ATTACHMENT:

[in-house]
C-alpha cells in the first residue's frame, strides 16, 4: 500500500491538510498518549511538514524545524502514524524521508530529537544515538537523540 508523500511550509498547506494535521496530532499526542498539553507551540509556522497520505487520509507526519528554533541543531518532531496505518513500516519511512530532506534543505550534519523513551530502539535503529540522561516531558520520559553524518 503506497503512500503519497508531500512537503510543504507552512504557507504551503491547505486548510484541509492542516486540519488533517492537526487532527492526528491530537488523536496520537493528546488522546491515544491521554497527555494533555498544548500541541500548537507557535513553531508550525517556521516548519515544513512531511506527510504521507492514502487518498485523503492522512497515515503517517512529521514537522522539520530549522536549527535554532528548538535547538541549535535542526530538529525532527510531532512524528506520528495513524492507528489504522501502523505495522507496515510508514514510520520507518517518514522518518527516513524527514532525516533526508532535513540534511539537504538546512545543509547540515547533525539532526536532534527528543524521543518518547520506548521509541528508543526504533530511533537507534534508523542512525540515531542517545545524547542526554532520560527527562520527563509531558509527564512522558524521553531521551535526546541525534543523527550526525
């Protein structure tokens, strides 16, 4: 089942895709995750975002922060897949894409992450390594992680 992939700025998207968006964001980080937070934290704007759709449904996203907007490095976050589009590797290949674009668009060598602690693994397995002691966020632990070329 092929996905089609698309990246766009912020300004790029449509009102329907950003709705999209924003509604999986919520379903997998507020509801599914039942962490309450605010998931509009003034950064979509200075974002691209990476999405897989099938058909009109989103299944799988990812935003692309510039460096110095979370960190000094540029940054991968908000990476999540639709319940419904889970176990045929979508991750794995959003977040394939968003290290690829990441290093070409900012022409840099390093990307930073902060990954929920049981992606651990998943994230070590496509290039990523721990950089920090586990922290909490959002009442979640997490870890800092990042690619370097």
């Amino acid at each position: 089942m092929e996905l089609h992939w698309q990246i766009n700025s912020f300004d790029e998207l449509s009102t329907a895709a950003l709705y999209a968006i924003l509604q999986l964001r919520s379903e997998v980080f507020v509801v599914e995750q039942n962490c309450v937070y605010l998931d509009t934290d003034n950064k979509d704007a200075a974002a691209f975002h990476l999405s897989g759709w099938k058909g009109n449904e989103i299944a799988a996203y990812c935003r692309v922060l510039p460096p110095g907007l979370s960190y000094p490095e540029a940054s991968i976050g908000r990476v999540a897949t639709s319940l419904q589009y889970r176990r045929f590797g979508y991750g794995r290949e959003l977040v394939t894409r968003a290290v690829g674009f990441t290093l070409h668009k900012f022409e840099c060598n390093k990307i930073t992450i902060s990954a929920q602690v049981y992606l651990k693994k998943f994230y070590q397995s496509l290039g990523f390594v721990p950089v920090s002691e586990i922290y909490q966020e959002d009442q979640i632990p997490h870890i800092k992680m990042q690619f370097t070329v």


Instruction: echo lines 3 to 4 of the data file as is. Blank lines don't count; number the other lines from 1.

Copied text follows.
């Protein structure tokens, strides 16, 4: 089942895709995750975002922060897949894409992450390594992680 992939700025998207968006964001980080937070934290704007759709449904996203907007490095976050589009590797290949674009668009060598602690693994397995002691966020632990070329 092929996905089609698309990246766009912020300004790029449509009102329907950003709705999209924003509604999986919520379903997998507020509801599914039942962490309450605010998931509009003034950064979509200075974002691209990476999405897989099938058909009109989103299944799988990812935003692309510039460096110095979370960190000094540029940054991968908000990476999540639709319940419904889970176990045929979508991750794995959003977040394939968003290290690829990441290093070409900012022409840099390093990307930073902060990954929920049981992606651990998943994230070590496509290039990523721990950089920090586990922290909490959002009442979640997490870890800092990042690619370097």
């Amino acid at each position: 089942m092929e996905l089609h992939w698309q990246i766009n700025s912020f300004d790029e998207l449509s009102t329907a895709a950003l709705y999209a968006i924003l509604q999986l964001r919520s379903e997998v980080f507020v509801v599914e995750q039942n962490c309450v937070y605010l998931d509009t934290d003034n950064k979509d704007a200075a974002a691209f975002h990476l999405s897989g759709w099938k058909g009109n449904e989103i299944a799988a996203y990812c935003r692309v922060l510039p460096p110095g907007l979370s960190y000094p490095e540029a940054s991968i976050g908000r990476v999540a897949t639709s319940l419904q589009y889970r176990r045929f590797g979508y991750g794995r290949e959003l977040v394939t894409r968003a290290v690829g674009f990441t290093l070409h668009k900012f022409e840099c060598n390093k990307i930073t992450i902060s990954a929920q602690v049981y992606l651990k693994k998943f994230y070590q397995s496509l290039g990523f390594v721990p950089v920090s002691e586990i922290y909490q966020e959002d009442q979640i632990p997490h870890i800092k992680m990042q690619f370097t070329v």